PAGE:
The 13th edition of the Manama Dialogue kicked off in the Bahraini capital on Friday with terrorism in the region and the world taking center stage.
The panel of discussion included Prince Turki al-Faisal, head of the King Faisal Center for Research and Islamic Studies, Dr. Ibrahim al-Jaafari, the foreign minister of Iraq, and Yenny Wahid, director of the Wahid Institute in Indonesia.
Tensions emerged at the talks, especially after a series of questions on Iran’s role in the region and Iraq’s Popular Mobilization Forces.
Jaafari, who stressed his Arab and Iraqi identity more than once, declared that he did not come to Manama to defend Iran or justify its actions. He said that Tehran was the victim of terrorism and that it played a constructive role in Iraq.
For his part, Prince Turki detailed Iran’s meddling in internal Arab affairs and its backing of terrorist militias. He hailed the United States for designating Iran as a state-sponsor of terrorism, saying that Tehran has supported the Houthis militias in Yemen, Syrian regime head Bashar Assad and Lebanon’s “Hezbollah.”
This support cannot be concealed, he remarked.
Furthermore, he accused Iran’s allies in Yemen of killing former President Ali Abdullah Saleh, as well 2,000 of his supporters in the past few days, as stipulated in United Nations reports.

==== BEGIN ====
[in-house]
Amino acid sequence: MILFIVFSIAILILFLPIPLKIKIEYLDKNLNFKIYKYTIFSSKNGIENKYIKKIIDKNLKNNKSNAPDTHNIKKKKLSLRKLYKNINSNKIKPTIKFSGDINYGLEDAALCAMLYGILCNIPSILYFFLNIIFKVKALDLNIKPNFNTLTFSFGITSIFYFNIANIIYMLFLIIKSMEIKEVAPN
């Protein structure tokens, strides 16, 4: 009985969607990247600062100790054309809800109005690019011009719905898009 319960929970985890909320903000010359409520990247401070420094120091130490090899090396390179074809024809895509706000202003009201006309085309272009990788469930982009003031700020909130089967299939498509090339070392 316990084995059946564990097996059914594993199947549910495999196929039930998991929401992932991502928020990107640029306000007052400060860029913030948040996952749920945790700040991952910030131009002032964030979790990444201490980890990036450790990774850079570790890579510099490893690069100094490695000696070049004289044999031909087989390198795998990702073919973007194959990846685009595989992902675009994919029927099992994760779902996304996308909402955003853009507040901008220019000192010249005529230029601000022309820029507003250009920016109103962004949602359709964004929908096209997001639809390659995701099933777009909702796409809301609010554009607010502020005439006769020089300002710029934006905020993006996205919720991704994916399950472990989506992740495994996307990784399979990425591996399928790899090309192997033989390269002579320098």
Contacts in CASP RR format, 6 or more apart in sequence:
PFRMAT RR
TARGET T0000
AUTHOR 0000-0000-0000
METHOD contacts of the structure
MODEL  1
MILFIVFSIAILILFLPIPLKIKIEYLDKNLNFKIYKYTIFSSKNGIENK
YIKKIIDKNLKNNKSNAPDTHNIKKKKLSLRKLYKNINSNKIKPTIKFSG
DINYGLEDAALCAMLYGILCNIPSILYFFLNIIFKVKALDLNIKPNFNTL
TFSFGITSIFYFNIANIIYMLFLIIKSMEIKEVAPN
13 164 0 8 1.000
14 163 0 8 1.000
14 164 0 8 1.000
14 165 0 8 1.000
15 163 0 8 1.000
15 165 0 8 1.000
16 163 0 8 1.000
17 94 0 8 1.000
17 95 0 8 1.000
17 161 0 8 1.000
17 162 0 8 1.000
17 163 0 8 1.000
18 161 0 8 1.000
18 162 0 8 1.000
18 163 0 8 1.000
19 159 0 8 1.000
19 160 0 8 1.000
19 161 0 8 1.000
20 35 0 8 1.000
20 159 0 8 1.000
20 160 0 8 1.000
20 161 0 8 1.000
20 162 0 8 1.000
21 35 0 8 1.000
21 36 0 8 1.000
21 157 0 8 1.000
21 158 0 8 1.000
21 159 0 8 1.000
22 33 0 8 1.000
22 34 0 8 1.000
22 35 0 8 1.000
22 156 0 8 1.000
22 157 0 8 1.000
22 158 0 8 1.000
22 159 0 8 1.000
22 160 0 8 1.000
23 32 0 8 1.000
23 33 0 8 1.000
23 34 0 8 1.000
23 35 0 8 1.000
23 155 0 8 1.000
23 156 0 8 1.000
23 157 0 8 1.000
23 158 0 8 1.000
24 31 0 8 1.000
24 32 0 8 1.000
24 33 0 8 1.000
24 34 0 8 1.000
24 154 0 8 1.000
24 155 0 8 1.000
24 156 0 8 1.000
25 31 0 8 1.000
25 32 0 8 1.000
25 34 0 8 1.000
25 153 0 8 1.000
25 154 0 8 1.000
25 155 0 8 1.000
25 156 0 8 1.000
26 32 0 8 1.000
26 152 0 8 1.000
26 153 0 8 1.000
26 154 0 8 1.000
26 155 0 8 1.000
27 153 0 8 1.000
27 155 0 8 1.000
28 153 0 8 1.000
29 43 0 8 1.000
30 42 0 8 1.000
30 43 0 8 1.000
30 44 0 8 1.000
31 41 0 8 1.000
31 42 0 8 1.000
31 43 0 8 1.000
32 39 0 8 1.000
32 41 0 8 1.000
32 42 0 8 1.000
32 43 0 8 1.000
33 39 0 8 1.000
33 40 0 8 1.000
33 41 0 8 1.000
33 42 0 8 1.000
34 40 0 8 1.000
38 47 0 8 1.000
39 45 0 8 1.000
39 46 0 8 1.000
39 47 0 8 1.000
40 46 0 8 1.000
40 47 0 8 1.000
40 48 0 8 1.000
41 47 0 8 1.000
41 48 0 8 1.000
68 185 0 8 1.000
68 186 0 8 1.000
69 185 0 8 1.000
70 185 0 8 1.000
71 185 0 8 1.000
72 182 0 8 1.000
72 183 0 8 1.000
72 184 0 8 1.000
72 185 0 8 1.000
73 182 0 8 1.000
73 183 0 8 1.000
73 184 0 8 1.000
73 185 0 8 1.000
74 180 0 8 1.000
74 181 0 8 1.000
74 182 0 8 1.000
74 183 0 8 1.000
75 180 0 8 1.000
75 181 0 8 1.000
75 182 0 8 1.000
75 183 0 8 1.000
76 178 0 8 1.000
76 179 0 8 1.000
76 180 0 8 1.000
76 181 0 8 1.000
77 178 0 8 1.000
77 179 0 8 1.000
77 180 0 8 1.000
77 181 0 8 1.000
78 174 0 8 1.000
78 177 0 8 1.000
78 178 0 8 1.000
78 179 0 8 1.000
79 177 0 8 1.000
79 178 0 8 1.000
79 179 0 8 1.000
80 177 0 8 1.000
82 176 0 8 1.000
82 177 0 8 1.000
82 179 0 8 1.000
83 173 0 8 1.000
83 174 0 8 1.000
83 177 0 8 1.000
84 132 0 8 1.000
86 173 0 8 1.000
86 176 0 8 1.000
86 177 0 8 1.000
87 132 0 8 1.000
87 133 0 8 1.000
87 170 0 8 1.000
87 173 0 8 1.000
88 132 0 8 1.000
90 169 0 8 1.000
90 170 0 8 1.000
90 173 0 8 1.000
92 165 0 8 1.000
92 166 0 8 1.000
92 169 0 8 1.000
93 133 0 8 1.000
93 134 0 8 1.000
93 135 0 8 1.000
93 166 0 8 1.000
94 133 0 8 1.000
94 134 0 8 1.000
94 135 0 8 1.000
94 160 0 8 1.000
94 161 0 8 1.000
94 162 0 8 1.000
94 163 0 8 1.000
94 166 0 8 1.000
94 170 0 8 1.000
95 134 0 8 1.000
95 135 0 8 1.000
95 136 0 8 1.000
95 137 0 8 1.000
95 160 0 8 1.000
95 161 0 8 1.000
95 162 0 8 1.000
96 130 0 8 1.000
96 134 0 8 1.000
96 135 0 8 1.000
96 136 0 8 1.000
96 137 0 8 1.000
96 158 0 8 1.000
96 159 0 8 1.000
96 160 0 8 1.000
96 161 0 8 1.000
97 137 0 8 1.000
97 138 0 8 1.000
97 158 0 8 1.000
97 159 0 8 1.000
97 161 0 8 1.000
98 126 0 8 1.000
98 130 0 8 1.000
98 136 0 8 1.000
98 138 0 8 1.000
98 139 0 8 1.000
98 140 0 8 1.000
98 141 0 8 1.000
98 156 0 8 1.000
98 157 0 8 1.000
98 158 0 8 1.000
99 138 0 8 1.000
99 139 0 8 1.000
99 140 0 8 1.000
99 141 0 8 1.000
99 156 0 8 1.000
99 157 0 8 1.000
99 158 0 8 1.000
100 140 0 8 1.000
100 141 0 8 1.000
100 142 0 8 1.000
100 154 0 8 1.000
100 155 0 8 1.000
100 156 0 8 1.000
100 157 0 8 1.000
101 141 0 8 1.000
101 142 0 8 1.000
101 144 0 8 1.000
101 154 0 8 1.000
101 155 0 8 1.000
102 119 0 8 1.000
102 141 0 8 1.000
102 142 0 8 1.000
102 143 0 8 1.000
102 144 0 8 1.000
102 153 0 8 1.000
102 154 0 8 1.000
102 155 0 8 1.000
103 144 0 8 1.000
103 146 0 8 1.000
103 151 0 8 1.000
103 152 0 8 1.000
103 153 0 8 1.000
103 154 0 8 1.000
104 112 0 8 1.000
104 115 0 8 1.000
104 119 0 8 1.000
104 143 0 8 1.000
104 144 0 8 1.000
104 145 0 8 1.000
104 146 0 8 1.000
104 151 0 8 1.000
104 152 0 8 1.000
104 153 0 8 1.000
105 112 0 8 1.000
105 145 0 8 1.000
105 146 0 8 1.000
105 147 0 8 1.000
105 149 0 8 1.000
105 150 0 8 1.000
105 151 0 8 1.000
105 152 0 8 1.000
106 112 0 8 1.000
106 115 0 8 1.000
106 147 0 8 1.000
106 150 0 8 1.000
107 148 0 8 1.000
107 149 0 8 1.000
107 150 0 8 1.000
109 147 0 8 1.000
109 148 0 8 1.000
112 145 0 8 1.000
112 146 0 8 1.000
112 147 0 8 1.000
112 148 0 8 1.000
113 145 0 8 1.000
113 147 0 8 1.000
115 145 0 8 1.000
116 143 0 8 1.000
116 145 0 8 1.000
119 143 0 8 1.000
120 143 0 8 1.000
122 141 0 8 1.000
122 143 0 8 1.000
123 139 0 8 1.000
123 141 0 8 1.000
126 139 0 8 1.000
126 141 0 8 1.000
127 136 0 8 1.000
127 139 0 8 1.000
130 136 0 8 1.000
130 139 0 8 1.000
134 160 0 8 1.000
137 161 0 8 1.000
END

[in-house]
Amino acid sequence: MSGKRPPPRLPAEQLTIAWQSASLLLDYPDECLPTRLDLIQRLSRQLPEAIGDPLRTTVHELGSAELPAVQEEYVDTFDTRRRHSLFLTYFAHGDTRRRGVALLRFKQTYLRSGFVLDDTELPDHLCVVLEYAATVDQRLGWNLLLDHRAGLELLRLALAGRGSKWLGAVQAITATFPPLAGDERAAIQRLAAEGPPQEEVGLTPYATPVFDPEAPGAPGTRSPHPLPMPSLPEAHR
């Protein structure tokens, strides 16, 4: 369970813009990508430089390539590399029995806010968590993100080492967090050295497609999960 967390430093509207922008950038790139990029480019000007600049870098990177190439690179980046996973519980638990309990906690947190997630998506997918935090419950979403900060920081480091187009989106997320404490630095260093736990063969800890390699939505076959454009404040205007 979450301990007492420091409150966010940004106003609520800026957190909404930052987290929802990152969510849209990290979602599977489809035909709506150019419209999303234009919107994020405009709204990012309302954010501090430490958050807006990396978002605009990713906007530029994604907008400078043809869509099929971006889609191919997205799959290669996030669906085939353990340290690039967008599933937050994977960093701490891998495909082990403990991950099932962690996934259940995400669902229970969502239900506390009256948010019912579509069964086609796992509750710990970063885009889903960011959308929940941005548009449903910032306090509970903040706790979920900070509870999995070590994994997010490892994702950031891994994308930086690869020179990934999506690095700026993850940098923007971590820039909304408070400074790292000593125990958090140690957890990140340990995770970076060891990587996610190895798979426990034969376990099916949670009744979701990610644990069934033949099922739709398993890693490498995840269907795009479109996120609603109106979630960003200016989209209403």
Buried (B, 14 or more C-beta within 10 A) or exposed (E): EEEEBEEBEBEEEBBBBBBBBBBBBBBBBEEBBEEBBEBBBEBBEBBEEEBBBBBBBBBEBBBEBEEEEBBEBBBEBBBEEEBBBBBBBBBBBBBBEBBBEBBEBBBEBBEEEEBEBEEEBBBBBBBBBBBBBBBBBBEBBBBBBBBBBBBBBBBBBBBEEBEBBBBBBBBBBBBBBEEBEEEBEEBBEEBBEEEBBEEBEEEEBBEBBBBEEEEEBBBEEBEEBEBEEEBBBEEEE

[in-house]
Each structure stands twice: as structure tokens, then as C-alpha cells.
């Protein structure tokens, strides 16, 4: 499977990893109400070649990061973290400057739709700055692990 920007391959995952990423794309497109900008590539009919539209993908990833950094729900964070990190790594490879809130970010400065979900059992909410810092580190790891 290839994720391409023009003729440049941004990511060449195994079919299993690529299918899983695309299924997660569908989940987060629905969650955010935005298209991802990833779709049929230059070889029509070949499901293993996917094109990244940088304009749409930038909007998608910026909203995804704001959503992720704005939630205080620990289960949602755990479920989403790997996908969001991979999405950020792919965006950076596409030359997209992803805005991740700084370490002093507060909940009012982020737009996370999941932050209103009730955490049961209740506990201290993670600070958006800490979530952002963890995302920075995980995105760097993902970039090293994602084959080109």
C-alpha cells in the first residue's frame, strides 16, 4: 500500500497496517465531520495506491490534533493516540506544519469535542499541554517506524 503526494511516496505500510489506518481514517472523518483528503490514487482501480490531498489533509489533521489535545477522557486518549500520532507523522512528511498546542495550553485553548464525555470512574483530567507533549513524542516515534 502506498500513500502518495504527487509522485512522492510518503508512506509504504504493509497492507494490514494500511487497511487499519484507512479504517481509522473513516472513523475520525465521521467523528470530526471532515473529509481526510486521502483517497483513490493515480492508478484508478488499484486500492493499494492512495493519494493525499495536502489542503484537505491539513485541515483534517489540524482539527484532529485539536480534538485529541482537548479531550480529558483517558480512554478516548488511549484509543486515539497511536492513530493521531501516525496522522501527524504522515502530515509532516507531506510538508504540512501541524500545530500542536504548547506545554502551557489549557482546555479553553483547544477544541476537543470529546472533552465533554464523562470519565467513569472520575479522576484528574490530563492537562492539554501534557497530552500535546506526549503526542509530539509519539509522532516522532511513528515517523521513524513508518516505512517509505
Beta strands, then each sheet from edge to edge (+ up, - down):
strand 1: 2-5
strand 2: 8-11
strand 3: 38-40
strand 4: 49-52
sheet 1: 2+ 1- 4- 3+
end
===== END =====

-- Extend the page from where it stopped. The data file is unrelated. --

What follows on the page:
Jaafari later gave a presentation on Iraq’s achievements in defeating the ISIS terrorist group, saying that this victory “belonged to everyone.”
Asked about where ISIS terrorists have fled to after they were expelled from Iraq, he replied: “It is not our duty in Iraq to follow them in whichever state they have run to. What is important is that we have defeated and gotten rid of them.”
At this point, Prince Turki congratulated the Iraqi army and forces on their defeat of ISIS.
For her part, Wahid said that there are 200 million Muslim Indonesians, but only 500 of them have joined terrorist groups.
She said that her country used Saudi Arabia as an example on how to wage a war on terrorism.
Participants at the Manama Dialogue also condemned US President Donald Trump’s recognition of Jerusalem as the capital of Israel.
Jaafari deemed the move as “reckless”, warning that this “bad decision will have repercussions,” some of which may be felt in his country.
Politicians, diplomats and security experts from some 20 countries are taking part in this year’s Manama Dialogue.
Each edition of the seminar seeks to address important and serious issues related to regional stability and political and economic development.
For the 13th edition, experts will address how to improve security coordination that would provide stability for the people in the region. The role the United States can play to that end will also be tackled. Attention will be focused in particular on the wars in Yemen and Syria and the situation in Iraq.